Type of gas in the cylinders
LPG (liquefied petroleum gas) contained in the cylinders are supplied either as Butane or Propane. – Commercial Butane, which contains approximately 80-90% of Butane whilst commercial Propane contains approximately 90% propane.
Large quantities of flammable vapour can be produced from relatively small amounts of liquid LPG stored in cylinders and gas tanks. This makes LPG an ideal portable fuel, cylinders must always remain upright to ensure only vapour exits the cylinder valve before it enters the regulators.
At atmospheric pressure BUTANE boils at -2°Cand PROPANE boils at -45°C
Contained in cylinders or bulk tank, LPG remains a liquid under pressure and this pressure depends on the type of LPG and the ambient or cylinder temperature surrounding the cylinder . The chart shows the vapour pressure within a gas cylinder at various ambient temperatures
Vaporisation in the cylinder
In a cylinder LPG is liquid at the bottom and vapour under pressure at the top. When there is an off-take of gas, the gas volume is regenerated by boiling off the liquid part. This vaporisation cools down the liquid. The heat required to continue the LPG to boil is the surrounding air or ambient temperature in contact with the cylinder.
Propane delivers high pressure at colder temperaturers and is vaporised faster so is used and stored outside. Butane is used mainly for indoor or summer use.
During off-take, the temperature decreases, then the pressure decreases. When only a small amount of liquid remains in the cylinder, the pressure is lower than when the cylinder was full. Likewise the larger the cylinder the greater the surface area and so more vapour can be produced this is the vapourisation rate.
Typical vapourisation rates on cylinders
The maximum flow rate depends on:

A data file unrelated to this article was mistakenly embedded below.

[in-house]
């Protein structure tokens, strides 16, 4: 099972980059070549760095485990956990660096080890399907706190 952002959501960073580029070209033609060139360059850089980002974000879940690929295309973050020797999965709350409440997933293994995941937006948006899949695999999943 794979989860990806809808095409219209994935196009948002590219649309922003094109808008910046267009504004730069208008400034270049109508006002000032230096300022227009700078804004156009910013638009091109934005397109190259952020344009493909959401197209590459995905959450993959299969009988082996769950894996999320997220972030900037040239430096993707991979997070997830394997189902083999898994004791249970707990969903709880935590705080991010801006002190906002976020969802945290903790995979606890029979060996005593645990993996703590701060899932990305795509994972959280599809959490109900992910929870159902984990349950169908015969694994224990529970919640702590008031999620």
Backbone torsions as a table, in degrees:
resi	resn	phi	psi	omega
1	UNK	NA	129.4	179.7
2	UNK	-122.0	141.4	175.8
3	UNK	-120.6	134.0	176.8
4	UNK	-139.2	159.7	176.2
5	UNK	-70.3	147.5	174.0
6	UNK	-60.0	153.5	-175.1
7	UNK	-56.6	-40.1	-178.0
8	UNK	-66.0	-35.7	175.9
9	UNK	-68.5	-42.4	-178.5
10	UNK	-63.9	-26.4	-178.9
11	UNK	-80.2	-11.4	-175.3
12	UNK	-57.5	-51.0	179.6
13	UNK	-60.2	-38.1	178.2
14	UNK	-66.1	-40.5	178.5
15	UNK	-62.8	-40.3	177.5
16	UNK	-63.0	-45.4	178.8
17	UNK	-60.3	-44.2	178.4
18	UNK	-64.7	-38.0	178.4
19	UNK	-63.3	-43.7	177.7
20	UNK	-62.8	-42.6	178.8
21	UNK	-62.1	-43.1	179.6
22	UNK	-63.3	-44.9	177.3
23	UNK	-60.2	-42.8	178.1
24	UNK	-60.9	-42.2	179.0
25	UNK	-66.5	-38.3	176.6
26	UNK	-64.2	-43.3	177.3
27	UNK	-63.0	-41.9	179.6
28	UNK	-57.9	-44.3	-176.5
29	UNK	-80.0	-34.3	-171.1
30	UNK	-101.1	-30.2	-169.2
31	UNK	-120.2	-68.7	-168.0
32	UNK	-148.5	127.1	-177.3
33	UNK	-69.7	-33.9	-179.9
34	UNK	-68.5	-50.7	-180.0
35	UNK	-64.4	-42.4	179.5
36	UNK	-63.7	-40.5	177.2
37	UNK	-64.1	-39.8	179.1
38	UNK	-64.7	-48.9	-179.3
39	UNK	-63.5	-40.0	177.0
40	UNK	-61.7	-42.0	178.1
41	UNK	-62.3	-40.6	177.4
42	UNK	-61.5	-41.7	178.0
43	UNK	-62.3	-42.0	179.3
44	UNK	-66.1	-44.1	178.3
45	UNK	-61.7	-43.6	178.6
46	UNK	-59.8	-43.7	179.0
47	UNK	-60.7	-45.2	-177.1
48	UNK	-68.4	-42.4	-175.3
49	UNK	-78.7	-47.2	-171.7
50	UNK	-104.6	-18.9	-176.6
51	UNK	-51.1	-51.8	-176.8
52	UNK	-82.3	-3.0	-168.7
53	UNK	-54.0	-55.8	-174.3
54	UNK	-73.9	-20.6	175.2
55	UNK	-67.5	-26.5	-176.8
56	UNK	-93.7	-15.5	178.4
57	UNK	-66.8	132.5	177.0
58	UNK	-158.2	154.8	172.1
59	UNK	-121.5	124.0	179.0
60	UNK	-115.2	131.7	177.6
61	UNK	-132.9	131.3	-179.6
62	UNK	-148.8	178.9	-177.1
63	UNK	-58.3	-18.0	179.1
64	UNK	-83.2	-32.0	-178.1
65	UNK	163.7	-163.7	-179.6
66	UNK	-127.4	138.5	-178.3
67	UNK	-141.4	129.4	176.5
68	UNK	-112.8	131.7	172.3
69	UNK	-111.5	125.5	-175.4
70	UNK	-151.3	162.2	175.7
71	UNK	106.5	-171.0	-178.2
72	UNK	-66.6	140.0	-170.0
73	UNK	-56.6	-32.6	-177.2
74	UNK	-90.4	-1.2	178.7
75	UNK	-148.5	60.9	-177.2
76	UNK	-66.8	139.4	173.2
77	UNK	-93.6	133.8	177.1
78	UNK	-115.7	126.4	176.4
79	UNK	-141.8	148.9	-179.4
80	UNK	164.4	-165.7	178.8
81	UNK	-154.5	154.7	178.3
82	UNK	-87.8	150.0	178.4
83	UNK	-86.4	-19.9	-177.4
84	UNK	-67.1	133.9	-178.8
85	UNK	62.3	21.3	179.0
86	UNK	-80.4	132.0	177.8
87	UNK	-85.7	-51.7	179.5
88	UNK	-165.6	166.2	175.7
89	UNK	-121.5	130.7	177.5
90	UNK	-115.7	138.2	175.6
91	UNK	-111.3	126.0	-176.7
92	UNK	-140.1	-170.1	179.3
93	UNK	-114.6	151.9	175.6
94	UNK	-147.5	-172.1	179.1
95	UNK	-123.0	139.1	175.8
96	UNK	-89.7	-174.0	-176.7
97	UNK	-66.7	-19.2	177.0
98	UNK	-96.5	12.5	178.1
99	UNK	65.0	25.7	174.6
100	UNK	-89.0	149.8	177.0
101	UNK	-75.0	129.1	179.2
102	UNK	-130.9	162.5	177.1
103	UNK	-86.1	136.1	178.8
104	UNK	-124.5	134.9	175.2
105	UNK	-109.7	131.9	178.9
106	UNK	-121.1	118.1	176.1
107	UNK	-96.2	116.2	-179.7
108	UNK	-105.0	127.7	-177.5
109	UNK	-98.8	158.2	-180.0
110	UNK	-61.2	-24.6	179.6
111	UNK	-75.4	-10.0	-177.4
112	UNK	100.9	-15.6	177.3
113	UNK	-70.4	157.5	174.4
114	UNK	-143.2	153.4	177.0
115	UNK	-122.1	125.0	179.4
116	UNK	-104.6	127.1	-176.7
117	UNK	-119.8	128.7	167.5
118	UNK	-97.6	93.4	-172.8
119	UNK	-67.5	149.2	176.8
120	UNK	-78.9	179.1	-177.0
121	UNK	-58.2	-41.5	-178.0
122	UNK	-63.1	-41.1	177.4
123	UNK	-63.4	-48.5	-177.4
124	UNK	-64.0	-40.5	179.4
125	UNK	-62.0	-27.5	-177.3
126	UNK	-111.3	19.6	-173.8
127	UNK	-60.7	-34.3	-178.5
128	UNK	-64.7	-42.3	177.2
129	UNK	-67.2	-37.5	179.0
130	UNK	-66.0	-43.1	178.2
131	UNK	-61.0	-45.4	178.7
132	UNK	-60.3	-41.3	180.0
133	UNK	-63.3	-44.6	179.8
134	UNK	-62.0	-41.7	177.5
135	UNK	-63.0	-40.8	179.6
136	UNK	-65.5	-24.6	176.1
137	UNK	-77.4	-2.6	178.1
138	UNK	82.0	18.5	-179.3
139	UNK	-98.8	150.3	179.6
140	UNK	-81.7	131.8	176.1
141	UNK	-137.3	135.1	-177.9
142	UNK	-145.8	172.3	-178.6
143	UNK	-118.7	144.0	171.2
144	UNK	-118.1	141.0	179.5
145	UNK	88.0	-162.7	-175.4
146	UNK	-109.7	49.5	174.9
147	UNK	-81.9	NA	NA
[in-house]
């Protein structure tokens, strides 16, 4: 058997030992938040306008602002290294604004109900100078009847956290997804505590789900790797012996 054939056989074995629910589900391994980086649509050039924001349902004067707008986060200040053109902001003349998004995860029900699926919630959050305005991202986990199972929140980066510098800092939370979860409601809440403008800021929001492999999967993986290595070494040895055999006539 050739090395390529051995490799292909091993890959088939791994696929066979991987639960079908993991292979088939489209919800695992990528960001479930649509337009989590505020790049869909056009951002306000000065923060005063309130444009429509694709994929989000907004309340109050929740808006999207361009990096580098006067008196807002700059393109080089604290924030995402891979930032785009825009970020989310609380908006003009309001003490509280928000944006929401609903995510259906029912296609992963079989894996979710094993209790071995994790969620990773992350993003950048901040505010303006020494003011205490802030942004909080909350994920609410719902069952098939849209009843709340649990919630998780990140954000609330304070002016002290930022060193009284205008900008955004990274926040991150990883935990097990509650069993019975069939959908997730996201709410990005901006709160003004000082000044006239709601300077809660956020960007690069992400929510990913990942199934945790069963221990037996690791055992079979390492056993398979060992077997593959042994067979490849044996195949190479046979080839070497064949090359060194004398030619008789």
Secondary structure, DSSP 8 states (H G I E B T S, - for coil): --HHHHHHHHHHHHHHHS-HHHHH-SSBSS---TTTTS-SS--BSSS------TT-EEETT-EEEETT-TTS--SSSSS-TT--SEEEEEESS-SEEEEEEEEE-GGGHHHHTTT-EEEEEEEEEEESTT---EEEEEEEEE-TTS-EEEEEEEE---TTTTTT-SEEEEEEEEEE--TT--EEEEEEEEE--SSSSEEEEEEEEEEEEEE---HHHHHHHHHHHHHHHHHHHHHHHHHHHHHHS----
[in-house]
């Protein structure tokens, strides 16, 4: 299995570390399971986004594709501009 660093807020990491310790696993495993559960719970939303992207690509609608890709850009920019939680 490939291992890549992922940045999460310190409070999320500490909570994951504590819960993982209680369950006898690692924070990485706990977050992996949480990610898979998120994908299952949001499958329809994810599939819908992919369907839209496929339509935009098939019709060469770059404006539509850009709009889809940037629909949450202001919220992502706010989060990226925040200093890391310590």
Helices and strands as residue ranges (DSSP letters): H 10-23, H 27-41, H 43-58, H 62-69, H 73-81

– the type of gas
– the level in the cylinder
– the ambient temperature
– the using time
– the dimension and material of the cylinder
– the number of cylinders
Cylinders can only supply a certain rate of vapour and must be sized so as to meet the heat input of the appliances. Often an overlooked part of a LPG installation the correct sizing and quantity of cylinders will ensure that the cylinder regulator delivers the correct delivery pressure or automatic changeover using the full contents of a cylinder before eventually selecting the reserve cylinder contents.
At Clesse and Novacomet the capacity we declare is normally “worst case scenario” to ensure the regulator or ACO operate in both very cold or hot climatic conditions and low cylinder contents. This means in most cases our regulators are “understated”
Off-take rates for cylinders are typically as indicated below and based on a continuous off take rate, some installations will require more than one cylinder and so Automatic Changeovers are use.
Recommended maximum offtake rates for LPG cylinders
When supplying Cooker 12kW, CH boiler 28kW and fire 14kW total load is 54kW – Therefore 2x47kg cylinder combined will need to be used. An ACO will need to used with 4 cylinders (2 per side) Compact 800 -5kg/h supplying 69kW at 37mb outlet pressure would be ideal.
Note: 1 kg/h Gas Flow rate = 13.9kW = 47,500BTU/h